Abstainers should never be indiscriminately advised to drink for health; most have excellent reasons for not drinking. Yet there are exceptions. One case is the person with CHD who "goes clean"--quits smoking, switches to a spartan diet, starts exercising and, with good intentions, gives up the habit of a nightly bottle of beer or glass of wine. This self-imposed prohibition should be repealed. In addition, a number of infrequent drinkers might think about increasing their alcohol intake to one standard drink daily, especially men older than 40 and women older than 50 at high risk of CHD and low risk of alcohol-related problems. But women also have to consider one possible drawback of alcohol: several studies link heavy drinking--and a few even link light drinking--to an increased risk of breast cancer, a less common condition than heart disease in postmenopausal women but certainly quite a serious one. For young women, who are generally at low short-term risk of CHD and therefore may not benefit greatly from alcohol's positive cardiovascular effects, this possible breast cancer link looms larger in estimating the overall risks and benefits of alcohol. Many public health officials recommend that women limit their intake to one drink a day.
The only clear-cut message regarding alcohol and health, then, is that all heavy drinkers should reduce or abstain, as should anyone with a special risk related to alcohol, such as a family or personal history of alcoholism or preexisting liver disease. Beyond that, however, the potential risks and benefits of alcohol are best evaluated on a case-by-case basis. Cardiovascular surgeon Roger R. Ecker and I constructed an algorithm that can help health practitioners and their patients decide how much--if any--alcohol is right for a given individual [see box on opposite page].
In short, health professionals should provide balanced, objective guidelines regarding their patients' use of alcohol, and such advice needs to be tailored to each person. I believe that it is possible to define a clear, safe limit for alcohol consumption that would offer a probable benefit to a select segment of the population. The ancient Greeks urged "moderation in all things." Three decades of research shows that this adage is particularly appropriate when it comes to alcohol.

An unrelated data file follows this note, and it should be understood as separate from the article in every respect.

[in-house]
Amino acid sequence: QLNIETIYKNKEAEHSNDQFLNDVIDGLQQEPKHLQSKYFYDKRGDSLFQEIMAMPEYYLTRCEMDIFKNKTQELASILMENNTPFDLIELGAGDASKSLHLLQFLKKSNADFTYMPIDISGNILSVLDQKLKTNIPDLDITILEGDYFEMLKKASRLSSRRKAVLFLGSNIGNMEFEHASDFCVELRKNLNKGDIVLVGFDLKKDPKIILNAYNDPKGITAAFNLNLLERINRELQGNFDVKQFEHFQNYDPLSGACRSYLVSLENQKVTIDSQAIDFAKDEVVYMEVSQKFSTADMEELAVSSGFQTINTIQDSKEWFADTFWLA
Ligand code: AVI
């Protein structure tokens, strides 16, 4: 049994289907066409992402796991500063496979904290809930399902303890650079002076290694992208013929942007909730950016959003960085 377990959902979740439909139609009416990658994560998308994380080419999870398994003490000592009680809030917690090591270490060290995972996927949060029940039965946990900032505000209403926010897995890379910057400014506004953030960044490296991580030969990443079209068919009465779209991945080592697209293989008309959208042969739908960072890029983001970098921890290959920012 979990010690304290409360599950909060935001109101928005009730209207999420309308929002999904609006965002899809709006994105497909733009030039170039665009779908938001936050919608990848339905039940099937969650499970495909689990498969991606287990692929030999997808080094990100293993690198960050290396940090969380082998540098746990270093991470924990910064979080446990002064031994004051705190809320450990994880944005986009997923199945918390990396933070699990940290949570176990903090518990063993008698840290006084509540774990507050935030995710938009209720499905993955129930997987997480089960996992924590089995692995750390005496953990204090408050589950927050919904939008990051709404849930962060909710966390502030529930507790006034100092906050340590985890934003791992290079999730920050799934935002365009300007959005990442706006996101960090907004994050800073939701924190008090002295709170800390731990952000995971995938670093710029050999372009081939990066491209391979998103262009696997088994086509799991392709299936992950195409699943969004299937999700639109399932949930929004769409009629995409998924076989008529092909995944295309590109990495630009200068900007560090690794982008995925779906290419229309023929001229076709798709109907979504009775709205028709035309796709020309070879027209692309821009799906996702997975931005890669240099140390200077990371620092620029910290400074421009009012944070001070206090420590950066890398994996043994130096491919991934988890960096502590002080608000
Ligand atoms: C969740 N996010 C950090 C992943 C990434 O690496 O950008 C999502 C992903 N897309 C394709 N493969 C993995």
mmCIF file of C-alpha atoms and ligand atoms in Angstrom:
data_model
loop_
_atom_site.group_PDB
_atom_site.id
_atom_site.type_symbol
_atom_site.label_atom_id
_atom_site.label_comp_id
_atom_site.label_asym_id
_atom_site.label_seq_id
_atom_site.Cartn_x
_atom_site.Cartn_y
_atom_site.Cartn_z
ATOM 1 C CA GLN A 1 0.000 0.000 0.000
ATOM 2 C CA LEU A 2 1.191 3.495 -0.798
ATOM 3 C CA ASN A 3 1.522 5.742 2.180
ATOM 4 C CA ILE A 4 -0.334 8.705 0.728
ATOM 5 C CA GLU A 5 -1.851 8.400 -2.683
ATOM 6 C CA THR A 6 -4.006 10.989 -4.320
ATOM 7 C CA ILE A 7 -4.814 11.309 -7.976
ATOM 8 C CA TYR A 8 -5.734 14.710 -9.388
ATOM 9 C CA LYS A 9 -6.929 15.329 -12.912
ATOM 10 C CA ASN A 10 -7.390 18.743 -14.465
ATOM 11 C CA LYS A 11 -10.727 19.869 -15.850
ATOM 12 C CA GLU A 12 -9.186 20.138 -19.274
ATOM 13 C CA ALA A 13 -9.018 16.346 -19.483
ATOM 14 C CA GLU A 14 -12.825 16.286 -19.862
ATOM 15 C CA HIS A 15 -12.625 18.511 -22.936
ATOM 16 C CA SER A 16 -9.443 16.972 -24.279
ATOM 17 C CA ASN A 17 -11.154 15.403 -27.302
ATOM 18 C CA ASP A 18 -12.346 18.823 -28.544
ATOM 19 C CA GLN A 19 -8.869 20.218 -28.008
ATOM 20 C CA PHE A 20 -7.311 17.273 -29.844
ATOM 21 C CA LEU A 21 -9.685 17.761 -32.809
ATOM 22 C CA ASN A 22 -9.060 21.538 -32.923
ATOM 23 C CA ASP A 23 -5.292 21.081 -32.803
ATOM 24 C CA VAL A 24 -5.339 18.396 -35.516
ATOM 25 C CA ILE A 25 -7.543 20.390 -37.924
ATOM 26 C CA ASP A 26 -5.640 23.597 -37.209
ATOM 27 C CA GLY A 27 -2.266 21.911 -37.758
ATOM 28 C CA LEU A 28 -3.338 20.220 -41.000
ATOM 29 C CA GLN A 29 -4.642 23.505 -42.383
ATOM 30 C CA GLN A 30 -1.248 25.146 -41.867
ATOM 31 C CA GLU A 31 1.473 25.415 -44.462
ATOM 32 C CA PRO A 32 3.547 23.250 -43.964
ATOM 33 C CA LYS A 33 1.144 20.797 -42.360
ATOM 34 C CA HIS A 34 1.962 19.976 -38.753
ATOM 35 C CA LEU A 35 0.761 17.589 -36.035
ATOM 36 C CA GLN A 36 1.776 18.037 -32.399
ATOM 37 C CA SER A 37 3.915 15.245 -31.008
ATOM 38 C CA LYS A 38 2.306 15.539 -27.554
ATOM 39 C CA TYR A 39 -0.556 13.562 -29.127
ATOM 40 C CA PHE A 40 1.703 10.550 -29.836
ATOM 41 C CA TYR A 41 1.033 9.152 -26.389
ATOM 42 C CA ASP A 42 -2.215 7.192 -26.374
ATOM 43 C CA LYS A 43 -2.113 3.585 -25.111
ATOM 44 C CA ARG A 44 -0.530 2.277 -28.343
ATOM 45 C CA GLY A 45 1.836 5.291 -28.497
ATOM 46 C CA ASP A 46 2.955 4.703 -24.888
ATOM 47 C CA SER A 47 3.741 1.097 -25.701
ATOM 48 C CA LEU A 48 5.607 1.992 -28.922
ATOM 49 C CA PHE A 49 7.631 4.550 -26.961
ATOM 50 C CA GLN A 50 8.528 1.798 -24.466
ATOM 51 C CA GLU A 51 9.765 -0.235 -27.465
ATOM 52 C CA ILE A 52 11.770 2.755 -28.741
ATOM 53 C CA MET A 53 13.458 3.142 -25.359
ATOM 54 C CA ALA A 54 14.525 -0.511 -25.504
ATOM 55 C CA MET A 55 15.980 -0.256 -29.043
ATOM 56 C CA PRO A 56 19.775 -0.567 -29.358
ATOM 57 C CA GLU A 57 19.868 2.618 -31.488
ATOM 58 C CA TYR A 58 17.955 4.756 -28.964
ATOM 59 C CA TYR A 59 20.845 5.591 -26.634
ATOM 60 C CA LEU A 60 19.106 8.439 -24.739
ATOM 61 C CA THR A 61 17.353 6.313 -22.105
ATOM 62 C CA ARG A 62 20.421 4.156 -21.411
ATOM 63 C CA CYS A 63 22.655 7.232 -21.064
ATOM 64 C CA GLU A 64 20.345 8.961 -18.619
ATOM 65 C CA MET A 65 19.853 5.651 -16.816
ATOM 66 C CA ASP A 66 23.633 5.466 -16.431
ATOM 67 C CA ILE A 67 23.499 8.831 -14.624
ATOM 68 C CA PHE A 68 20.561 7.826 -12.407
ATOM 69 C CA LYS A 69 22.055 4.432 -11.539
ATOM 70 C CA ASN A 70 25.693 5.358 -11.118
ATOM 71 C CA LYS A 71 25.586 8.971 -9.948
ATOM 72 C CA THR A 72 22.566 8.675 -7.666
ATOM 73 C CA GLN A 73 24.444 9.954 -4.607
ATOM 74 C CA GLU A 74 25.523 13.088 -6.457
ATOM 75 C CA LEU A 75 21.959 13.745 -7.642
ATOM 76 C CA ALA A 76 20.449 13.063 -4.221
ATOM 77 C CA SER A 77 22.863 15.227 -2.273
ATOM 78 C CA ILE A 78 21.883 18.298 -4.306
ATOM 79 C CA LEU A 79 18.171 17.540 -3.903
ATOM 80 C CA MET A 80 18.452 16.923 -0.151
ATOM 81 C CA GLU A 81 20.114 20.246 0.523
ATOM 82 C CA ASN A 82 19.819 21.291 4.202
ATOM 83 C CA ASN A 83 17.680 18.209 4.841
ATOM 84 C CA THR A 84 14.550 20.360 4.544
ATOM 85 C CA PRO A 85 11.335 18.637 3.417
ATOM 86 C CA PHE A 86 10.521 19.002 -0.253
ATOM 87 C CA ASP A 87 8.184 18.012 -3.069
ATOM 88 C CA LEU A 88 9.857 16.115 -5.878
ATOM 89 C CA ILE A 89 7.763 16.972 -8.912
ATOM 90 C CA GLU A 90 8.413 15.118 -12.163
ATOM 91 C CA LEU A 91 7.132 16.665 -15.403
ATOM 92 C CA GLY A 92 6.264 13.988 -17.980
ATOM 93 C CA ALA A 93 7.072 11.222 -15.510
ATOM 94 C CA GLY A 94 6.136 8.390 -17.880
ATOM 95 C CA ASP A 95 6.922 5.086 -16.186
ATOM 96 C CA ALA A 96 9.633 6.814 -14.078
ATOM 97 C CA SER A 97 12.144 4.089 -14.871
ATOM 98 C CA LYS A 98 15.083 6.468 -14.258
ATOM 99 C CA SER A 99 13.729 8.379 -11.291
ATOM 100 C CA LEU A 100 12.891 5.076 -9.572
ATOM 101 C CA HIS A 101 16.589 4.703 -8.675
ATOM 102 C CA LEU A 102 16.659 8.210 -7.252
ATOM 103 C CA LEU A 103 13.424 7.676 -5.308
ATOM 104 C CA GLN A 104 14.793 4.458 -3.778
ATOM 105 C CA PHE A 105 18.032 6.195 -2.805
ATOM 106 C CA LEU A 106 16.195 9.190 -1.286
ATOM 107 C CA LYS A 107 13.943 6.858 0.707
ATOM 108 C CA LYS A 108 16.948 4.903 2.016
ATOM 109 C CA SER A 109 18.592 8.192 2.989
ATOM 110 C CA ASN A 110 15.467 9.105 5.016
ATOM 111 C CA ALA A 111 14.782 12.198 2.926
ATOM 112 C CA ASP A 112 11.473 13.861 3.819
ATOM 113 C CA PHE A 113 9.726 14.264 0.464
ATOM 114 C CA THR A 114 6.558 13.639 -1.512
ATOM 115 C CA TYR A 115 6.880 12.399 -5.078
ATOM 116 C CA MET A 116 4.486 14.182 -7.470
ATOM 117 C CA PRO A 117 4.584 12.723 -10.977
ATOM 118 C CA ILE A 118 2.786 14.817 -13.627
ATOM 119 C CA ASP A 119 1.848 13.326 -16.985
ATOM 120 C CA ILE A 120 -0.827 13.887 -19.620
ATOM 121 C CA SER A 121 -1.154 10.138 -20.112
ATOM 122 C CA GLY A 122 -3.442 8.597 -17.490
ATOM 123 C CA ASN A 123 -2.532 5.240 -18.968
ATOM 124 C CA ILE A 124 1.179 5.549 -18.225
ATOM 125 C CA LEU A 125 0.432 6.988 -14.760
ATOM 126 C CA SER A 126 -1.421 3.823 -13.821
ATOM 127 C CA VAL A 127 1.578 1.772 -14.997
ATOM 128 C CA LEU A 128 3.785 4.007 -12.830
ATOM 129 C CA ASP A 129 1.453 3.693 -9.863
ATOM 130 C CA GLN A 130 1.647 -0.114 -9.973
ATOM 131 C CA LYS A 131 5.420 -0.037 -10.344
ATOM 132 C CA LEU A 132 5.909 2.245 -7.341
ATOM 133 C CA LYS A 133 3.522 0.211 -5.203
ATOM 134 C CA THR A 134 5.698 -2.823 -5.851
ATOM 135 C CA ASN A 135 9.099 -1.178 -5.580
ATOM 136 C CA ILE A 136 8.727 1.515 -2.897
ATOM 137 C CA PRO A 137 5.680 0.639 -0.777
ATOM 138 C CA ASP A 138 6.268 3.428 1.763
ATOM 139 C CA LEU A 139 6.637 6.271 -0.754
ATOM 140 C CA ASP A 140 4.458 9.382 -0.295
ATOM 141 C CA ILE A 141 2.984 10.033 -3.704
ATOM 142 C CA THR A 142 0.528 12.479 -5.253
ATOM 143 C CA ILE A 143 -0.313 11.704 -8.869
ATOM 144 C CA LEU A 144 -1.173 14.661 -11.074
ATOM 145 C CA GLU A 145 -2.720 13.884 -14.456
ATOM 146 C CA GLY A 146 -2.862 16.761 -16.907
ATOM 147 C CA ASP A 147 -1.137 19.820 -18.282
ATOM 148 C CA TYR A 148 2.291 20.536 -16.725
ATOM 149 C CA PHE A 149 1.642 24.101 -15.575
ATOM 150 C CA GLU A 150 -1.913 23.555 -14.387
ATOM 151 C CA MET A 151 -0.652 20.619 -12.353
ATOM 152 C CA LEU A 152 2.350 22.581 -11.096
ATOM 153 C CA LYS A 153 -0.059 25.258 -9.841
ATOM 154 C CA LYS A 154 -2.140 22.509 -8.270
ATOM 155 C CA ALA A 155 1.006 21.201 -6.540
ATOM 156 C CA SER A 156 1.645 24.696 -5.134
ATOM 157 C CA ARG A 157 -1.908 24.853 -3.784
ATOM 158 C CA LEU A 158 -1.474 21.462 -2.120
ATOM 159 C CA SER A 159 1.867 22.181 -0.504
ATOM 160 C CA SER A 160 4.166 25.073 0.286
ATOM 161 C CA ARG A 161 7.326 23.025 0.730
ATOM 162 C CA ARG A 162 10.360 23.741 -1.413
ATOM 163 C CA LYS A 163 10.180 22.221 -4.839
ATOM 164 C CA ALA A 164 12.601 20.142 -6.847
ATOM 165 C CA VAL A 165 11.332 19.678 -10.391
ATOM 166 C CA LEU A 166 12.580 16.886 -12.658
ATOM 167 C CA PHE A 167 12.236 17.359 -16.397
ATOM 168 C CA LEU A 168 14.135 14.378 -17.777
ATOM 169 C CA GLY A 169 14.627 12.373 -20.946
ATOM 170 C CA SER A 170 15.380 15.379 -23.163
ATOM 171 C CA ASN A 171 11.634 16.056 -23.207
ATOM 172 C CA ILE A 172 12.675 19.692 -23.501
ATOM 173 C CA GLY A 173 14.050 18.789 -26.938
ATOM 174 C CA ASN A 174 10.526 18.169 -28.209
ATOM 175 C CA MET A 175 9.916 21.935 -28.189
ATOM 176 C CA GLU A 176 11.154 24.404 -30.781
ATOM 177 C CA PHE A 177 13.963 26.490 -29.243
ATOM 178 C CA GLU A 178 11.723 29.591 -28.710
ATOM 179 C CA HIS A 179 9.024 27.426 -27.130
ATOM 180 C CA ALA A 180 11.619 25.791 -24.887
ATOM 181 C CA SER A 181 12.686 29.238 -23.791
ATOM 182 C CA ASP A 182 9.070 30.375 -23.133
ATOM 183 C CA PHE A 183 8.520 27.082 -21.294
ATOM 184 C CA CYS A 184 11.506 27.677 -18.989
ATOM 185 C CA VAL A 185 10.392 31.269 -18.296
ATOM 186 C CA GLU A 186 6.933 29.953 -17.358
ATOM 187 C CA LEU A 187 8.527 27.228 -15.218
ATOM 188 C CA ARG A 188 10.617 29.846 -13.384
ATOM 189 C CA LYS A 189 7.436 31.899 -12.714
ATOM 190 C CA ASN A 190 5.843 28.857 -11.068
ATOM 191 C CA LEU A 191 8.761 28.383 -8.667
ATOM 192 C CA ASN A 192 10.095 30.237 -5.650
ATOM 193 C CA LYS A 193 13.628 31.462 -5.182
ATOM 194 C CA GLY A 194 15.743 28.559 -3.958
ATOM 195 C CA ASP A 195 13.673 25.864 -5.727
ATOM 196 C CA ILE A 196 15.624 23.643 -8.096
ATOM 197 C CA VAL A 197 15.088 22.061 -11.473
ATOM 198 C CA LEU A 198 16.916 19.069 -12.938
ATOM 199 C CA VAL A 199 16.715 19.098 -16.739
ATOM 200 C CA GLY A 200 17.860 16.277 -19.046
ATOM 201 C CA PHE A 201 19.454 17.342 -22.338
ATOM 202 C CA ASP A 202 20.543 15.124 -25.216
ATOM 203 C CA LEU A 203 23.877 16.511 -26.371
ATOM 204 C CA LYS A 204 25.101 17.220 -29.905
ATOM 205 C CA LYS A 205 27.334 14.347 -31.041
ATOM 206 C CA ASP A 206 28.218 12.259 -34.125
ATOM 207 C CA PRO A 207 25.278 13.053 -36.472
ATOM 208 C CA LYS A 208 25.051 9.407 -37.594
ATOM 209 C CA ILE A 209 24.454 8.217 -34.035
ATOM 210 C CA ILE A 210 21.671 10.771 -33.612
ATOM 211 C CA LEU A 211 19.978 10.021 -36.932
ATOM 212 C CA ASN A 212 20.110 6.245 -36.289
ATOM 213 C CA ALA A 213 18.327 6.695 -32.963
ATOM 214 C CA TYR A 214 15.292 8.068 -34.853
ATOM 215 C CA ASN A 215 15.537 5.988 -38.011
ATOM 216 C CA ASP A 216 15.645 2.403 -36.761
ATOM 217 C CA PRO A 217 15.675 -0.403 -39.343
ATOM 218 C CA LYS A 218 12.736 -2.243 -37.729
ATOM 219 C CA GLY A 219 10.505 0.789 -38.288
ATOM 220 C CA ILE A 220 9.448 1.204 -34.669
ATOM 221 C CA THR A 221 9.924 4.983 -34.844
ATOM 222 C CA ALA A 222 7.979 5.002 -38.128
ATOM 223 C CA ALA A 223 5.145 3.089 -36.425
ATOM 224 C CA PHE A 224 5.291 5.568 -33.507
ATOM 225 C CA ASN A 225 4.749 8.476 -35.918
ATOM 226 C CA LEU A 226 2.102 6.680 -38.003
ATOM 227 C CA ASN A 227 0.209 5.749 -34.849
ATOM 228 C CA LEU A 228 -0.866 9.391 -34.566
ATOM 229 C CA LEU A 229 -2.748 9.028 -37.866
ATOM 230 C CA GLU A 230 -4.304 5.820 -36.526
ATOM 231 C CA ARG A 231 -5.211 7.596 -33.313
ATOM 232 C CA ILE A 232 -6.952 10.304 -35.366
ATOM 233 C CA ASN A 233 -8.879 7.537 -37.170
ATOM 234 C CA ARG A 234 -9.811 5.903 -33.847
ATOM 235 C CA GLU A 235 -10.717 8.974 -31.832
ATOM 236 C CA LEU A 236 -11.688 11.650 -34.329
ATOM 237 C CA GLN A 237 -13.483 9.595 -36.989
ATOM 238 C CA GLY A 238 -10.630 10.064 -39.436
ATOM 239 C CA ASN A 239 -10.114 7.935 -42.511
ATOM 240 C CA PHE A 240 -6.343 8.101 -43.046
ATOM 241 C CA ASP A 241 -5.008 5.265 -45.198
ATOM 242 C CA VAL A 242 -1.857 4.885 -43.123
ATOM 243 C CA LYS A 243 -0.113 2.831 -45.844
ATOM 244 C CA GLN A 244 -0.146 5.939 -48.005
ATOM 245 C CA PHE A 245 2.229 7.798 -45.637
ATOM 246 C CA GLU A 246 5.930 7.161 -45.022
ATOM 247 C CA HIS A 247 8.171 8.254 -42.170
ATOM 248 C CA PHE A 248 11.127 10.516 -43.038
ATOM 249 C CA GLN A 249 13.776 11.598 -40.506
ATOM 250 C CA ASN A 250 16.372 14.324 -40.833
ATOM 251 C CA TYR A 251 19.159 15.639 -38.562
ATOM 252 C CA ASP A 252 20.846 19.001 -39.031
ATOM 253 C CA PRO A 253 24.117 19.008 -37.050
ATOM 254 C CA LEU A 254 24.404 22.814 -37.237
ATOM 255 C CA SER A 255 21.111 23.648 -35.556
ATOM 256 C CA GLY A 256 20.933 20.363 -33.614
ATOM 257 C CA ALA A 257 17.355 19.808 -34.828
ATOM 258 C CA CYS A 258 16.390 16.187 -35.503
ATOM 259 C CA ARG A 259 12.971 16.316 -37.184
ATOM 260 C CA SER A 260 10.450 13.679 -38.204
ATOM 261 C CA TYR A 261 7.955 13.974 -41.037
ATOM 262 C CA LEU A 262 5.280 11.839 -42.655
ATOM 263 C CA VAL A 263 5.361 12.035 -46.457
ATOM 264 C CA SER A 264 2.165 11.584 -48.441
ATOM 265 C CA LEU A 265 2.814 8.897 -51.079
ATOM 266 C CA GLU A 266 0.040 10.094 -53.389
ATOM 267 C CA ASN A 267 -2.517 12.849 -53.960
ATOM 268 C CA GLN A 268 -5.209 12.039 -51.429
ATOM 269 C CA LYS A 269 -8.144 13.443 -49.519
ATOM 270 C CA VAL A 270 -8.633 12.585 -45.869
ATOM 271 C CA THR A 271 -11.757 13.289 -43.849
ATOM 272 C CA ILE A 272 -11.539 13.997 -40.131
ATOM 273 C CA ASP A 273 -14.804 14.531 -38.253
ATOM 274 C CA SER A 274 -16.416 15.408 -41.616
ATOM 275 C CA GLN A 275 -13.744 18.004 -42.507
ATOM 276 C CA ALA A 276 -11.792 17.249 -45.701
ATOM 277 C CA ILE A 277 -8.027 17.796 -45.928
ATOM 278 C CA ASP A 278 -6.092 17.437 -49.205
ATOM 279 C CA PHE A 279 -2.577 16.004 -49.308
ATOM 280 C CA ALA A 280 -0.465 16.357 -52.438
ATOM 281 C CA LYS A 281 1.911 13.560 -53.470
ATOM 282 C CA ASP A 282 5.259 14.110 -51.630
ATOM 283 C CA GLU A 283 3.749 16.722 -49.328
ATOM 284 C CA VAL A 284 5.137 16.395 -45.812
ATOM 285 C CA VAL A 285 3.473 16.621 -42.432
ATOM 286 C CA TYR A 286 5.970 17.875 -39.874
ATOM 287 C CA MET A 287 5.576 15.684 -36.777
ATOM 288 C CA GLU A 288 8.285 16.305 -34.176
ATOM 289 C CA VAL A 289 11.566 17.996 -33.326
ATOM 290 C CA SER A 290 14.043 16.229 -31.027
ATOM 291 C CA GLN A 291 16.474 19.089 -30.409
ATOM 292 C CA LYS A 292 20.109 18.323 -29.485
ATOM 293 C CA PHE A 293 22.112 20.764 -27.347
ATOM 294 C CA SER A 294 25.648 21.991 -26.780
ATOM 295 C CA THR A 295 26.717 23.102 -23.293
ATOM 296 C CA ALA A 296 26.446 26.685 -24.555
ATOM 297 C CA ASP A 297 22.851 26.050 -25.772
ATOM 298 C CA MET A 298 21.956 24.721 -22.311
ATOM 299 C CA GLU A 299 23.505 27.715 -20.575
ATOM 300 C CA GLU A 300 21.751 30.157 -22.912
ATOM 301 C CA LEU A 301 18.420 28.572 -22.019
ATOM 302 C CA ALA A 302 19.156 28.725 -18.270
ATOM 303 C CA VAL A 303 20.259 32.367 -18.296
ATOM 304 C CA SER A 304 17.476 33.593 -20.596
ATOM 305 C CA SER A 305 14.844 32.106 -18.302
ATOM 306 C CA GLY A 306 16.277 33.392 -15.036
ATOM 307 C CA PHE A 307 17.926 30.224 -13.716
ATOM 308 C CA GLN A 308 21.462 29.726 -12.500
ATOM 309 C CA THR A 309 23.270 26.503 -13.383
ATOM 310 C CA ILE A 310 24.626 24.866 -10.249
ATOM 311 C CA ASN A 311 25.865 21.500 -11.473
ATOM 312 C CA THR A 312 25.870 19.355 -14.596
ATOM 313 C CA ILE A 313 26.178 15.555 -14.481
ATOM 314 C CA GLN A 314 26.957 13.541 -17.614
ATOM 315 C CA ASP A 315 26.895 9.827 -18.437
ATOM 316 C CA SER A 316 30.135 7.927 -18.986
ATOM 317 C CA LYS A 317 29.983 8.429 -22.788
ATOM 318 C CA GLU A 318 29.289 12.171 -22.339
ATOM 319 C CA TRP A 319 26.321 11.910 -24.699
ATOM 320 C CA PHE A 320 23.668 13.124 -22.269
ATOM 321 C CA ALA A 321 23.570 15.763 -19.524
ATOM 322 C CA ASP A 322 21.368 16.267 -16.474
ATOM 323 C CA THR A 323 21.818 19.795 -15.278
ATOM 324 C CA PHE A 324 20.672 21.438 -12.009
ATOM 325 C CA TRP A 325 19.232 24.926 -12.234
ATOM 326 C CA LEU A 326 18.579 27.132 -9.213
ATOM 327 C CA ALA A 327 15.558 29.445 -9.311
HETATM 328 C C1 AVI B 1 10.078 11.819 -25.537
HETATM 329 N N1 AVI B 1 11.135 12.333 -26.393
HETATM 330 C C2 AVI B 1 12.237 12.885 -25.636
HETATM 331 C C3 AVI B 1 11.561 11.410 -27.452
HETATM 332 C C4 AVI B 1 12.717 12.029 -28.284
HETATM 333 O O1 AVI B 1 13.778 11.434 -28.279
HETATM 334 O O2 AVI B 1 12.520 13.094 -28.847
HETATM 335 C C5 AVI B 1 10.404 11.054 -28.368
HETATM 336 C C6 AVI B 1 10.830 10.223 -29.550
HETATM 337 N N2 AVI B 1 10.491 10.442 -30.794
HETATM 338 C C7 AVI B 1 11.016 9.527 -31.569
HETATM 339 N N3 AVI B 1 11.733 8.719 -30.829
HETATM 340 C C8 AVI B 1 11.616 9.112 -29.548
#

ARTHUR L. KLATSKY is a senior consultant in cardiology and an adjunct investigator at the division of research at the Kaiser Permanente Medical Center in Oakland, Calif. A graduate of Harvard Medical School, he headed the medical center's division of cardiology from 1978 to 1994 and directed its coronary care unit from 1968 to 1990. Since 1977 he has been principal investigator of a series of studies of the link between drinking alcoholic beverages and health. His 1974 Annals of Internal Medicine article [see More to Explore, on page 29] was the first published epidemiological report of an inverse relation between alcohol drinking and coronary disease; it was cited in 1995 by the National Institute on Alcohol Abuse and Alcoholism as one of 16 seminal articles in alcohol research. His most recent honor was the Morris Collen Lifetime Achievement Research Award by Kaiser Permanente in 2004. Klatsky has completed six marathons and in 1990 climbed Mount Kilimanjaro.